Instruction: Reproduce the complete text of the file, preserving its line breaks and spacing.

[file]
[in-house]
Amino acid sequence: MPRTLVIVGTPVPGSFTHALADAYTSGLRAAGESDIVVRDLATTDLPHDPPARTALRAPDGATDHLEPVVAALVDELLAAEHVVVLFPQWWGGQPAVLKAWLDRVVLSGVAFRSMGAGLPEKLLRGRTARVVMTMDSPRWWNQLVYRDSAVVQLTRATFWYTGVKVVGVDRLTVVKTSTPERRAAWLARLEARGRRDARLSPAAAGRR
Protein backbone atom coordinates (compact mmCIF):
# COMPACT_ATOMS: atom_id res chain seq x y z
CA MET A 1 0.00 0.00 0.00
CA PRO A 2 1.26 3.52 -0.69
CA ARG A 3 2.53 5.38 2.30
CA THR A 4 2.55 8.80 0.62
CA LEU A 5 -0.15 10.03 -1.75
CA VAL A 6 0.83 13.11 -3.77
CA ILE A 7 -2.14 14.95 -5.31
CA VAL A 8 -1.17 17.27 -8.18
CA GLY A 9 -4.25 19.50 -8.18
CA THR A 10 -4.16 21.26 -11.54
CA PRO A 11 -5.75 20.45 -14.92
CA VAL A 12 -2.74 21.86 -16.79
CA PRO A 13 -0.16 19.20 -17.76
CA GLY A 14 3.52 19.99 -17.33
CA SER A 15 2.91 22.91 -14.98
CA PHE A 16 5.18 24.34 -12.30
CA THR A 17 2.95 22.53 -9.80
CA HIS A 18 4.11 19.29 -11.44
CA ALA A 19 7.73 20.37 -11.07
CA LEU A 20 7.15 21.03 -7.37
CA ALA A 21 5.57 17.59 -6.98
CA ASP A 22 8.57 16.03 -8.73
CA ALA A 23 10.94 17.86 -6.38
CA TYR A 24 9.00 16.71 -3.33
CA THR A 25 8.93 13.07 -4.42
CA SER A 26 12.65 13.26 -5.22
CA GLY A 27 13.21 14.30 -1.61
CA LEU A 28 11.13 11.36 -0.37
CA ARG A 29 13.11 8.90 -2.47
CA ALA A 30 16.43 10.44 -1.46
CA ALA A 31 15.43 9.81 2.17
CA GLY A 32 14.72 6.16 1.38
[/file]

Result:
[in-house]
Amino acid sequence: MPRTLVIVGTPVPGSFTHALADAYTSGLRAAGESDIVVRDLATTDLPHDPPARTALRAPDGATDHLEPVVAALVDELLAAEHVVVLFPQWWGGQPAVLKAWLDRVVLSGVAFRSMGAGLPEKLLRGRTARVVMTMDSPRWWNQLVYRDSAVVQLTRATFWYTGVKVVGVDRLTVVKTSTPERRAAWLARLEARGRRDARLSPAAAGRR
Protein backbone atom coordinates (compact mmCIF):
# COMPACT_ATOMS: atom_id res chain seq x y z
CA MET A 1 0.00 0.00 0.00
CA PRO A 2 1.26 3.52 -0.69
CA ARG A 3 2.53 5.38 2.30
CA THR A 4 2.55 8.80 0.62
CA LEU A 5 -0.15 10.03 -1.75
CA VAL A 6 0.83 13.11 -3.77
CA ILE A 7 -2.14 14.95 -5.31
CA VAL A 8 -1.17 17.27 -8.18
CA GLY A 9 -4.25 19.50 -8.18
CA THR A 10 -4.16 21.26 -11.54
CA PRO A 11 -5.75 20.45 -14.92
CA VAL A 12 -2.74 21.86 -16.79
CA PRO A 13 -0.16 19.20 -17.76
CA GLY A 14 3.52 19.99 -17.33
CA SER A 15 2.91 22.91 -14.98
CA PHE A 16 5.18 24.34 -12.30
CA THR A 17 2.95 22.53 -9.80
CA HIS A 18 4.11 19.29 -11.44
CA ALA A 19 7.73 20.37 -11.07
CA LEU A 20 7.15 21.03 -7.37
CA ALA A 21 5.57 17.59 -6.98
CA ASP A 22 8.57 16.03 -8.73
CA ALA A 23 10.94 17.86 -6.38
CA TYR A 24 9.00 16.71 -3.33
CA THR A 25 8.93 13.07 -4.42
CA SER A 26 12.65 13.26 -5.22
CA GLY A 27 13.21 14.30 -1.61
CA LEU A 28 11.13 11.36 -0.37
CA ARG A 29 13.11 8.90 -2.47
CA ALA A 30 16.43 10.44 -1.46
CA ALA A 31 15.43 9.81 2.17
CA GLY A 32 14.72 6.16 1.38